Thinking long and hard on this problem I have hit upon a solution that is as novel as it will be effective: the library should take new and popular books, cut them up into individual chapters, and place them on the shelves to circulate separately.
To help one fully appreciate the vast improvements in efficiency and circulation, let us take the recent hit Harry Potter and the Half-Blood Prince as an example. The current collection stands at 65 copies with 33 available. Overnight, when the books are razored into 30 individual chapters the number of volumes in the collection shoots from 65 to 1,950. The number of volumes available will increase even more. Everyone currently holding a complete copy of the book would have only one chapter and 1,918 volumes would remain on the shelves waiting for the next eager patron.
Speed of circulation would also be greatly improved for each “title”. If all 1,950 volumes were checked out, patrons would no longer have to wait while someone reads all 652 pages but rather a single chapter which an adult reader could probably finish in one evening. Certainly the individual chapters might not be read right away or take a week or two to get returned, but that lag time can’t possibly be more than waiting for someone to finish a gripping novel.
Flexibility is one great advantage of this system. If a patron gets tired of waiting for a copy of Chapter 27, The Lighting Struck Tower, where beloved hero Dumbledore is killed by wicked magician Snape, he or she can always check out Chapter 28, The Flight of the Prince, which describes the aftermath of Dumbledore’s death.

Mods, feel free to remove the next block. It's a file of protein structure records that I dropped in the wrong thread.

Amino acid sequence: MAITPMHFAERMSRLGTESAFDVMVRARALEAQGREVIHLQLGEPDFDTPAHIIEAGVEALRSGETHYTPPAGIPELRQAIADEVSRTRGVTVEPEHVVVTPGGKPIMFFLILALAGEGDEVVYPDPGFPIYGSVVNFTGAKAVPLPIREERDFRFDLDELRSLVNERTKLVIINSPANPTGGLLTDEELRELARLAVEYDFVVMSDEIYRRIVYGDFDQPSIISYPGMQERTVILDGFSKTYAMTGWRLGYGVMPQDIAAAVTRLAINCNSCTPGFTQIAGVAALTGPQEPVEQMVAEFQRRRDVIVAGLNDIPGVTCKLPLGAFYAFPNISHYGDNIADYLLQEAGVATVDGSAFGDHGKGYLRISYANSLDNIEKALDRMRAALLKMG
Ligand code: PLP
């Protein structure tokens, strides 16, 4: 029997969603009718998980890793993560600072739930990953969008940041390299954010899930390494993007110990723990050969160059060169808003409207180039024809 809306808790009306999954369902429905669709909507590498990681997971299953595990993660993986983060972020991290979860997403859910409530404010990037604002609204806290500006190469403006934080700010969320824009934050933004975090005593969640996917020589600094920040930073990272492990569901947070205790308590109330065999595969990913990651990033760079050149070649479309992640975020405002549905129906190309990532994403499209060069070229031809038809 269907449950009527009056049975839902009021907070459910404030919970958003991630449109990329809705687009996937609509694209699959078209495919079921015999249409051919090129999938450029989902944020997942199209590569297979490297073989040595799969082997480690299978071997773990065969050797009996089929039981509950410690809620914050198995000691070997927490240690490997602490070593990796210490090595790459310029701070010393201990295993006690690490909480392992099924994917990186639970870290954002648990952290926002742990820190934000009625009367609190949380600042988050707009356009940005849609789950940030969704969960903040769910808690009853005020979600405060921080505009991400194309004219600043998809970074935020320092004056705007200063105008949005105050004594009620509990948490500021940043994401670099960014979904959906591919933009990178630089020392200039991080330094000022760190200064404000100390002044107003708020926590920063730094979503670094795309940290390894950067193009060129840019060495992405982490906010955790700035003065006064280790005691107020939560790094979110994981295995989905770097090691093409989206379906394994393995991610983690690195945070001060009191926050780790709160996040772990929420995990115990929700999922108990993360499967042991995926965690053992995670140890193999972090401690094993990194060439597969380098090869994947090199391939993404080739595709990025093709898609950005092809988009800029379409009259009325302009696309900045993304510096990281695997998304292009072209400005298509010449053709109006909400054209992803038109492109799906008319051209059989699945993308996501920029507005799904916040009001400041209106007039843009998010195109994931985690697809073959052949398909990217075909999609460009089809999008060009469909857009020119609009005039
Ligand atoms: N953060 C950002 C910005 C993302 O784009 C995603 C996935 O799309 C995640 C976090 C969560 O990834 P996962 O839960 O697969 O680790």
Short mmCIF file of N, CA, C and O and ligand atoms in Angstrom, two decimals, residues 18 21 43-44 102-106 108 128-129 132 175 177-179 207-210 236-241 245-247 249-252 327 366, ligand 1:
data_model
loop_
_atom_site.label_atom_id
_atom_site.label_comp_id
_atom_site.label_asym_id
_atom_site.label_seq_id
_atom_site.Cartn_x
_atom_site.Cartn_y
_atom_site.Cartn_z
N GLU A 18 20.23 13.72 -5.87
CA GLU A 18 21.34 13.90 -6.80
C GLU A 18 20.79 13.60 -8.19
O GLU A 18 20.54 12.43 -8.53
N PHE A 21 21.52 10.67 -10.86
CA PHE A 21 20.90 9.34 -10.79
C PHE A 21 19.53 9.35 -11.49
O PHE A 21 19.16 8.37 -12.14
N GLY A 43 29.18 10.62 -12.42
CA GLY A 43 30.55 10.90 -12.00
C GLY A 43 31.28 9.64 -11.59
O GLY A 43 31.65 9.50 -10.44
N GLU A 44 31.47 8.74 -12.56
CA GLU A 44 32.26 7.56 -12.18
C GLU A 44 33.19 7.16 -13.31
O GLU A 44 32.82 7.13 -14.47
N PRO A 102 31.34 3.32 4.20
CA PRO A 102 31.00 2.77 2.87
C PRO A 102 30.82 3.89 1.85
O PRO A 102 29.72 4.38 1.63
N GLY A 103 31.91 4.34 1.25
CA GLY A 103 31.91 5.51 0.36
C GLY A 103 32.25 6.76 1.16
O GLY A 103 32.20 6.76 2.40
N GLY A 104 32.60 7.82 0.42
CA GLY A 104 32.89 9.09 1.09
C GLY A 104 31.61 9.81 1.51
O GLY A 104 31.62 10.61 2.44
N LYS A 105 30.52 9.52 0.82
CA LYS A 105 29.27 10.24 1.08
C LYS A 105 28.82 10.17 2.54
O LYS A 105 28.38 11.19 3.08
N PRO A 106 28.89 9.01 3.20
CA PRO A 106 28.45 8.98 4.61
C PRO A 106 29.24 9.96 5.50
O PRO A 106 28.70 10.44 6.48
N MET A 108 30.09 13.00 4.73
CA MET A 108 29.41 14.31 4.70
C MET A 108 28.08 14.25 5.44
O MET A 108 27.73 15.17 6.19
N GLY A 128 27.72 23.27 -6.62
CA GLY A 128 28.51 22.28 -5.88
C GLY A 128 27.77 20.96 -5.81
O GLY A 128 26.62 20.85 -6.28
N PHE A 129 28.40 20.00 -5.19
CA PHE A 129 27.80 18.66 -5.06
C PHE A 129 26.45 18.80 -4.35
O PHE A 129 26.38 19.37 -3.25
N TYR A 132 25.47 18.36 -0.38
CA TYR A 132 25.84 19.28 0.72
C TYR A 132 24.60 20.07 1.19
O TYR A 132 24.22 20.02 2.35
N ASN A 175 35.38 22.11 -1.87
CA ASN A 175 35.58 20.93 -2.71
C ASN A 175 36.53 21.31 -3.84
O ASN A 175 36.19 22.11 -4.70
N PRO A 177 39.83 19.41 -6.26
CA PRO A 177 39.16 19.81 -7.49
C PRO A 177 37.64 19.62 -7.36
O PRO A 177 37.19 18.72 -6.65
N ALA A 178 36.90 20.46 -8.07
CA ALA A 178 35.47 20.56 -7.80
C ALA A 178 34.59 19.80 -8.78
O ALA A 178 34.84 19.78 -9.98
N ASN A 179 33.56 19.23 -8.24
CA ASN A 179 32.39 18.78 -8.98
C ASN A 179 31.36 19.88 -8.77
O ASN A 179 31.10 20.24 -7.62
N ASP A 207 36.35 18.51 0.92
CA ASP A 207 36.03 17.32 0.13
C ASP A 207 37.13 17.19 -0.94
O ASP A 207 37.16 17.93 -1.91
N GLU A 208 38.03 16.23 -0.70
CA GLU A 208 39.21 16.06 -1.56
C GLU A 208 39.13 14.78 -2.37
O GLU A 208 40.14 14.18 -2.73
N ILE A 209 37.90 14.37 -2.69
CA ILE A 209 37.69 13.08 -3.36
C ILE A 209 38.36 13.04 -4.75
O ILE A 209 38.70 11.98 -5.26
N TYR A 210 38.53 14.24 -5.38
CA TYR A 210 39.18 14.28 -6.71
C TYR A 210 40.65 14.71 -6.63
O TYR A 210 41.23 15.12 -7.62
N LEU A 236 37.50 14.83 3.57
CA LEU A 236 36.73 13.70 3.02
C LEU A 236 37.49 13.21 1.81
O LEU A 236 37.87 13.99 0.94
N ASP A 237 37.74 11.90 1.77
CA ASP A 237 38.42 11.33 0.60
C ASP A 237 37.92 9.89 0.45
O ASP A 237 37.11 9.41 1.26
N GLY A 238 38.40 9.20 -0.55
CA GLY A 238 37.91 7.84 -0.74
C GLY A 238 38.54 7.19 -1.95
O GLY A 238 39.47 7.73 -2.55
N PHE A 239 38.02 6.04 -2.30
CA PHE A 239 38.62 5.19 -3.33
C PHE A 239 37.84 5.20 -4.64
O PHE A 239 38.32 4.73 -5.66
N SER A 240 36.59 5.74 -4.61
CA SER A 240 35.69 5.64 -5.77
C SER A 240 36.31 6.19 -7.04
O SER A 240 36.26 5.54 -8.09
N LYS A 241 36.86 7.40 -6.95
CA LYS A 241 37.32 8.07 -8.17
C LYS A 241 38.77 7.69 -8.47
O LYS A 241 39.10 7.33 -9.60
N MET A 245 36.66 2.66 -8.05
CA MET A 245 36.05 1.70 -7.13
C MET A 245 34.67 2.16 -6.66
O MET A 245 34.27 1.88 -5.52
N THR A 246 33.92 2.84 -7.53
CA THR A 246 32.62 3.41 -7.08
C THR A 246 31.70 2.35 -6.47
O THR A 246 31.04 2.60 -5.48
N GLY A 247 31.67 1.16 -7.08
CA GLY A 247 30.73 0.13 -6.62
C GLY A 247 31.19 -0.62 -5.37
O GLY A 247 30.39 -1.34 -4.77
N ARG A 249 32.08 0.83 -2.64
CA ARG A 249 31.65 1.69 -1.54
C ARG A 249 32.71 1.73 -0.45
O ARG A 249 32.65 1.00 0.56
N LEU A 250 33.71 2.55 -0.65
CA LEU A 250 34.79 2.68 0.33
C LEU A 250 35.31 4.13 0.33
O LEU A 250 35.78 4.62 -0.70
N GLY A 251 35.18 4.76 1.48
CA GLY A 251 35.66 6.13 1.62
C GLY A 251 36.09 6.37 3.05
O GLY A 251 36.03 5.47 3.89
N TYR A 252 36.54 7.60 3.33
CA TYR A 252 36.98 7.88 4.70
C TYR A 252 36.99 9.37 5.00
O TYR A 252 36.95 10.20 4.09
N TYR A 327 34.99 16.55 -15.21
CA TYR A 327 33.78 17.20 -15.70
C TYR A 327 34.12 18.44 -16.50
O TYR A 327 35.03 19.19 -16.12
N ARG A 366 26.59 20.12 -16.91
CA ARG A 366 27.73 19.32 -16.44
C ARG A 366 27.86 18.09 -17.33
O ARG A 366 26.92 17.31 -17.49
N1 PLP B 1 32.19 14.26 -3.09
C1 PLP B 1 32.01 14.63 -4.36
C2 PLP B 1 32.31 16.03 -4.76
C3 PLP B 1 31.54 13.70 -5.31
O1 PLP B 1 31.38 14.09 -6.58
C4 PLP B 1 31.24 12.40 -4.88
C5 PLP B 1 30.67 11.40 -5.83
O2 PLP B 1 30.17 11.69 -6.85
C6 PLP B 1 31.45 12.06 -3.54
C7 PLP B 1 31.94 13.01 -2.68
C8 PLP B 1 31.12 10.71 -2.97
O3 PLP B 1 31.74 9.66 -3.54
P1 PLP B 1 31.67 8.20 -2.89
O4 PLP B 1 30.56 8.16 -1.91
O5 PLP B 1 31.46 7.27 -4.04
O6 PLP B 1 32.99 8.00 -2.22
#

For those who are unable to come into the library often to pick up each new chapter, the hold system would provide useful assistance. By putting a hold on all thirty chapters one at a time, each time typing in his full library card number and 7-digit PIN, When the patron visited the library, the chapters most recently returned would be there waiting for him. Which will it be this time? Chapters 4, 5, and 7? 2, 19, and 20? Or even 2, 3, and 4? The patron might prefer to put only one chapter on hold at a time, stretching out the enjoyment of J.K. Rowling’s prose for months.
Of course, the demand for the first few chapters would be higher than for the last few. As people grow frustrated with the new system and give up reading “divided” books and possibly the library altogether, there will be plenty of copies of chapter 30 to go around. Very few copies of chapter 1 would remain, of course, making it most likely that the chapters would arrive in reverse, creating a Memento style backwards narrative, or at the very least at random, creating a fractured 21 Grams style narrative.